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Clear Cell, Squamous Cell Carcinoma, Dermatopathology
Background: Clear cell squamous cell carcinoma (ccSCC) is an uncommon subtype of squamous cell carcinoma. This tumor subtype arises more commonly in elderly individuals and occurring greater upon sun-exposed areas of the body.
Objective: To determine the age range and locations of ccSCC, and occurrence in men as compared with women.
Methods: An observational study of ccSCC accessioned at a dermatopathology laboratory (Cleveland Skin Pathology, CSP) over an 18-month interval. Cases were retrieved and included based on a search of the terms “clear cell squamous cell carcinoma” in the diagnosis field of the CSP database and reviewed for accuracy and the degree of clear cell change in each lesion. Pathology requisition forms from these cases were used only to identify patients’ age, gender, and anatomic region of the ccSCC reviewed.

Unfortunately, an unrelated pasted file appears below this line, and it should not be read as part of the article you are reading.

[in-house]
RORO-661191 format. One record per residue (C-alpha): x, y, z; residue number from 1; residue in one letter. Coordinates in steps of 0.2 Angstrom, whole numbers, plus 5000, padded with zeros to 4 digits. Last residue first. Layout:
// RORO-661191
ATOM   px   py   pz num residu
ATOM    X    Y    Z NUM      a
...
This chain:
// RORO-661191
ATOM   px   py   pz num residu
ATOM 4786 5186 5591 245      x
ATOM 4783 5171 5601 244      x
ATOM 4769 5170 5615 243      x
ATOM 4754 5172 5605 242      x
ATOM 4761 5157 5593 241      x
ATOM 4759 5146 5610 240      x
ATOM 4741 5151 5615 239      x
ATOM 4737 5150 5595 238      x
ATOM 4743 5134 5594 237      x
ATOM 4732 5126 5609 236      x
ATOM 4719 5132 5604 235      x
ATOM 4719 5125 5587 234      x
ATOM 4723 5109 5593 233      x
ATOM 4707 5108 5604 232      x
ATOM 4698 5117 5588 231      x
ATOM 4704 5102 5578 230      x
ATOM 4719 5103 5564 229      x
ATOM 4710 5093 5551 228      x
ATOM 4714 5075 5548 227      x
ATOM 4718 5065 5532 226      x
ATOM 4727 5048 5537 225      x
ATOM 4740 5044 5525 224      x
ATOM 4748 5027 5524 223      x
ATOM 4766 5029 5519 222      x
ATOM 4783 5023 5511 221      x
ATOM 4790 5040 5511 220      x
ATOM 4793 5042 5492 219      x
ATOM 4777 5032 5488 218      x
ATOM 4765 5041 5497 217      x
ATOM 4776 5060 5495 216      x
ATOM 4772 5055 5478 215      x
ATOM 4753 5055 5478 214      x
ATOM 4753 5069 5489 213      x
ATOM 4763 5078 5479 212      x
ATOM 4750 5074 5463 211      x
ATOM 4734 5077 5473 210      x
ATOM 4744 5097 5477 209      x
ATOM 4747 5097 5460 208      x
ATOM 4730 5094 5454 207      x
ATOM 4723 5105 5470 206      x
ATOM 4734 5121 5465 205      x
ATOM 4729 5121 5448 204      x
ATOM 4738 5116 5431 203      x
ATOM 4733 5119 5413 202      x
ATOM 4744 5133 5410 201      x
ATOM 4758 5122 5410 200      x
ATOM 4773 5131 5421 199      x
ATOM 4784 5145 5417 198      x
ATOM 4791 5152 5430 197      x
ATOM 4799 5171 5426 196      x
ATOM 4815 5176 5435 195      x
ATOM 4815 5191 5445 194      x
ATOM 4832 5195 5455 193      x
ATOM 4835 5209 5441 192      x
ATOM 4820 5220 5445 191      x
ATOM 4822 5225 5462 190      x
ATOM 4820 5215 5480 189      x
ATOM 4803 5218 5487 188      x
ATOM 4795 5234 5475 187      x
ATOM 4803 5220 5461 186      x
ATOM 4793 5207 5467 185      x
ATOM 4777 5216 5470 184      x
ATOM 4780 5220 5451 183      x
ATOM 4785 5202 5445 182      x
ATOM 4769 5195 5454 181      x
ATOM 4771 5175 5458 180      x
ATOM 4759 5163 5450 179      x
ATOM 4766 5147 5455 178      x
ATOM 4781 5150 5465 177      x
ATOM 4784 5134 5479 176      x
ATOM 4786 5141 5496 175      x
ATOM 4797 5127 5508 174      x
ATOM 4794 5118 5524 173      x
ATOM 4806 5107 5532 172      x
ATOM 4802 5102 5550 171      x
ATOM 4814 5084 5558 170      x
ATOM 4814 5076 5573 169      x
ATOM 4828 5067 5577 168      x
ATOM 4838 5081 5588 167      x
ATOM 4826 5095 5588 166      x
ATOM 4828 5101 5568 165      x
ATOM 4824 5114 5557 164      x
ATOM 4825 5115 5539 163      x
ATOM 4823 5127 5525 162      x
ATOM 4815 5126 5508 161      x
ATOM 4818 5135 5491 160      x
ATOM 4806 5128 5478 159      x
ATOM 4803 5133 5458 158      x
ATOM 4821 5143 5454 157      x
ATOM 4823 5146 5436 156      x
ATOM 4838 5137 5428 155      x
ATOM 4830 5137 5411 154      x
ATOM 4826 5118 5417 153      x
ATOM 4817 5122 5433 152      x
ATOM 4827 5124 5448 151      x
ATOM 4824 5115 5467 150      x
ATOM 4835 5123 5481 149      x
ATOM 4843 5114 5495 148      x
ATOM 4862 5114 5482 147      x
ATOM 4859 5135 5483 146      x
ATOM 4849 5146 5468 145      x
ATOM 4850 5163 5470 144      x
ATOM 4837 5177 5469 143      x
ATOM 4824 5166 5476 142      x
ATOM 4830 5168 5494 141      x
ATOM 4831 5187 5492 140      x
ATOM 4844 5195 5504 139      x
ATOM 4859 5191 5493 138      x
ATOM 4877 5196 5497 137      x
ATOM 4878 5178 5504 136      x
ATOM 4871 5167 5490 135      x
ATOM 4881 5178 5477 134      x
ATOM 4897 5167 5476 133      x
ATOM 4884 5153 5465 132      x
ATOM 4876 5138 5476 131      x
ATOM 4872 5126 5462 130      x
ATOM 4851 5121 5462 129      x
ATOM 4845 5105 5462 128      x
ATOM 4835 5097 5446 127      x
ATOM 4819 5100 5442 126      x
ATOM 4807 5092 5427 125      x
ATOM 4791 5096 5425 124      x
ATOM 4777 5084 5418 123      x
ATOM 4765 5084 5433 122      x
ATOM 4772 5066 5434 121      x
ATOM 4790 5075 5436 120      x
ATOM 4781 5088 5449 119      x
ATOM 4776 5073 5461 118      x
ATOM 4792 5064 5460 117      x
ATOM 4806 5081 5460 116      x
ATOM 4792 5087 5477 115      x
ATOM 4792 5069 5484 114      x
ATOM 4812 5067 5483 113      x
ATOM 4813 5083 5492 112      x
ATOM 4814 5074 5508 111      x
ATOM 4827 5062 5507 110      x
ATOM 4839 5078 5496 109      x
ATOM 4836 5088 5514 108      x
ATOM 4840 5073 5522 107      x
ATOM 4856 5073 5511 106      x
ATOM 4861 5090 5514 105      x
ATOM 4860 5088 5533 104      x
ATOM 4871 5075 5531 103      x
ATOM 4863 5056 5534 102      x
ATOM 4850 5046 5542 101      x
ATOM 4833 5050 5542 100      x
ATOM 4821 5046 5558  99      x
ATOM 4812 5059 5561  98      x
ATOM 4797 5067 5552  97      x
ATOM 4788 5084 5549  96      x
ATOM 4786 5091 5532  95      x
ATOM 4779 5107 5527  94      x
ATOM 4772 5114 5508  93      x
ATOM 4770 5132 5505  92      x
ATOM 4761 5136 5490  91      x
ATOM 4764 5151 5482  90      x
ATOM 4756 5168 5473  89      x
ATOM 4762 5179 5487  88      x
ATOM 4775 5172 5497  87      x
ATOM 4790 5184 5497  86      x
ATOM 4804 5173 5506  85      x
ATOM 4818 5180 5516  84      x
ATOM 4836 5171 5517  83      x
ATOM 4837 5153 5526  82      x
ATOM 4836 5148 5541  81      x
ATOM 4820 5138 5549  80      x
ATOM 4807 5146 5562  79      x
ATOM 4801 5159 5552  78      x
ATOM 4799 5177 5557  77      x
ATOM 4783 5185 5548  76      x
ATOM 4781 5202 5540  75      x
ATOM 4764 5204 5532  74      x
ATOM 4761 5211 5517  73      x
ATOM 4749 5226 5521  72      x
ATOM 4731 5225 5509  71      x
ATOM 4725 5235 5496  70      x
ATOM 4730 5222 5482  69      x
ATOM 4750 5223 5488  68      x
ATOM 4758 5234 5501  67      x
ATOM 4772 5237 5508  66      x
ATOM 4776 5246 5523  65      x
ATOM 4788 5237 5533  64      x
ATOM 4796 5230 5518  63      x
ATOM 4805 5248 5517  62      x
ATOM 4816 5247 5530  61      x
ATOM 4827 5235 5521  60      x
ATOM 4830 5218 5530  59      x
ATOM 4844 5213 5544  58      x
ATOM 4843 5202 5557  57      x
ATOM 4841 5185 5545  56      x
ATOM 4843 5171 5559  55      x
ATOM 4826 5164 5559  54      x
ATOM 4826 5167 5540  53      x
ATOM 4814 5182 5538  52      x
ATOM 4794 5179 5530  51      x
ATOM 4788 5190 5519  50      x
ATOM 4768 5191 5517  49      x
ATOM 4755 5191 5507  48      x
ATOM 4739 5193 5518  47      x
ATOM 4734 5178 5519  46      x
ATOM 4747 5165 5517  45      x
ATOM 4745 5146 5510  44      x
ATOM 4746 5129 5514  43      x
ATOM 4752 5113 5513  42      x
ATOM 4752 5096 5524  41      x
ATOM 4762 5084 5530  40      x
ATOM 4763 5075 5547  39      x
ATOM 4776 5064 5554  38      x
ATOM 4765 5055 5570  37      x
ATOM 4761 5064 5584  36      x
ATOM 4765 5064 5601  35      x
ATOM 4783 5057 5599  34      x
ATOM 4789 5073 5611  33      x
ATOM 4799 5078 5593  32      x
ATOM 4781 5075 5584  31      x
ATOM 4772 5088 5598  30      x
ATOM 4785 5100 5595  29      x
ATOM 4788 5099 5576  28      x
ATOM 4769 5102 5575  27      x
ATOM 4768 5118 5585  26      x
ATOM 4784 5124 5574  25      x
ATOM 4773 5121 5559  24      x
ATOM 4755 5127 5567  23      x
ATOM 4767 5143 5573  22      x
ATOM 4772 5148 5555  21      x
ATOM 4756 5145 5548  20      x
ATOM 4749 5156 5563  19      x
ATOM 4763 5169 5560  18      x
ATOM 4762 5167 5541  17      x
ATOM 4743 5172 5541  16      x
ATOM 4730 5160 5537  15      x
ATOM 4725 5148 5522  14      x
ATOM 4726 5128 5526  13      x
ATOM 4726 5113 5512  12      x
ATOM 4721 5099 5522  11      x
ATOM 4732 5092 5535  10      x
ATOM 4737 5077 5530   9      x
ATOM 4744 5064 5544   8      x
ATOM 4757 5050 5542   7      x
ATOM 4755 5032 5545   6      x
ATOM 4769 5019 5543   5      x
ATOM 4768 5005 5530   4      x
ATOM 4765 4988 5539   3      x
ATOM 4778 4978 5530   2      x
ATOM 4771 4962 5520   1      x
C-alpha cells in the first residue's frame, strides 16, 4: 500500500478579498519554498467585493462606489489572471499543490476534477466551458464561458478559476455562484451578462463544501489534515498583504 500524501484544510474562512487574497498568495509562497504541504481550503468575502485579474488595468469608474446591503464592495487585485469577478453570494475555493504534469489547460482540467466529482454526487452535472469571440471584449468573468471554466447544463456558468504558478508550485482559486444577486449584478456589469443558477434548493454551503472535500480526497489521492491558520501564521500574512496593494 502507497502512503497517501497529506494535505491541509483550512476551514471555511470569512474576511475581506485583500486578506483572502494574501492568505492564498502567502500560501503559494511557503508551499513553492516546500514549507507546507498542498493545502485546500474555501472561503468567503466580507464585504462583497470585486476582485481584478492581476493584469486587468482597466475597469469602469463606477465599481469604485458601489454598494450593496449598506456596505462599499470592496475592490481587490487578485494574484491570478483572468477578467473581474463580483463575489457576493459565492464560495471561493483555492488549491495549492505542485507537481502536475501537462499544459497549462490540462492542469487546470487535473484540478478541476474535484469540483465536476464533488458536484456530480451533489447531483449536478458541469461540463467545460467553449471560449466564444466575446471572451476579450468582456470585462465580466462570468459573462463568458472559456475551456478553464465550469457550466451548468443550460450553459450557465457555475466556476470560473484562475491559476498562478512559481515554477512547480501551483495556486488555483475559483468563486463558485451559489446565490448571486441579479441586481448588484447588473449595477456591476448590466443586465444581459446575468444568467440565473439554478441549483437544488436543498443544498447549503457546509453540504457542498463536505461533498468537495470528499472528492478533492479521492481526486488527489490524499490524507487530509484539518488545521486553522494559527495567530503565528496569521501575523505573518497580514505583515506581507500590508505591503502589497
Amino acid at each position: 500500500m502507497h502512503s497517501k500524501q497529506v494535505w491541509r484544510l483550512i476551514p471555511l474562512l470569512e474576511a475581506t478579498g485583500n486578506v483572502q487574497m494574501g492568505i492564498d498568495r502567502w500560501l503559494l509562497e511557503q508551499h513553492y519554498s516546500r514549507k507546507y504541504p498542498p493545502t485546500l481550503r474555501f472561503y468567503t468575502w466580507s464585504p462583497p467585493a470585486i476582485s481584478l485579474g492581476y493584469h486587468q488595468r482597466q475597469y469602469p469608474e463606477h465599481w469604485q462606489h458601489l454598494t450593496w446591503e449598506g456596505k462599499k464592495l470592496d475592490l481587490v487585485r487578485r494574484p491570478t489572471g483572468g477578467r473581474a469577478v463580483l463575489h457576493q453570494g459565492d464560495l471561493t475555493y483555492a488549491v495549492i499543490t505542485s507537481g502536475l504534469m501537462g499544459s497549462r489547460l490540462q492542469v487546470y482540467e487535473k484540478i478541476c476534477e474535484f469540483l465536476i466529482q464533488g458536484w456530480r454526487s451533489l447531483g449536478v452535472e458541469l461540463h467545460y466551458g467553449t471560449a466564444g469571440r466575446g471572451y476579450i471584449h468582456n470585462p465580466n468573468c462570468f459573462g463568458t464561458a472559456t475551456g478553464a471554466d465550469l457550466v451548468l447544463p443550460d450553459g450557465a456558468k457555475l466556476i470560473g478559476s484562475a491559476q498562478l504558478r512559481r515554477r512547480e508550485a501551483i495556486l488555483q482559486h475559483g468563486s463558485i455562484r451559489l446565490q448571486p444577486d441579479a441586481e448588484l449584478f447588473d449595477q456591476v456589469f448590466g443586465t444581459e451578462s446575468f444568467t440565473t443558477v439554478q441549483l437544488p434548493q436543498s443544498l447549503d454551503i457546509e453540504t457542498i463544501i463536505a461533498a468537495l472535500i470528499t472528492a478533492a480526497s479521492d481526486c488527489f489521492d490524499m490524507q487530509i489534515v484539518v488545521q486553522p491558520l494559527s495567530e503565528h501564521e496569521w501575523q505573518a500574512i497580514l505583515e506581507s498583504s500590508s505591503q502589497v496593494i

Results: Of the 17,838 cases of in situ and invasive SCC, there were a total of 107 ccSCC, 77 in situ and 30 invasive (0.6% of total SCC). Of patients with ccSCC, 71% had a history of skin cancer, many (57.9%) in the same anatomic region. When the degree of clear cell change was evaluated there was no statistically significant increase of percentage clear cell change in tumors with age.
Conclusions: Along with confirming past observations made with previous studies, our series shows that more men than women develop such tumors before 70 years of age, and more women than men after 70 years of age with men developing ccSCC on average 7 years earlier than women.
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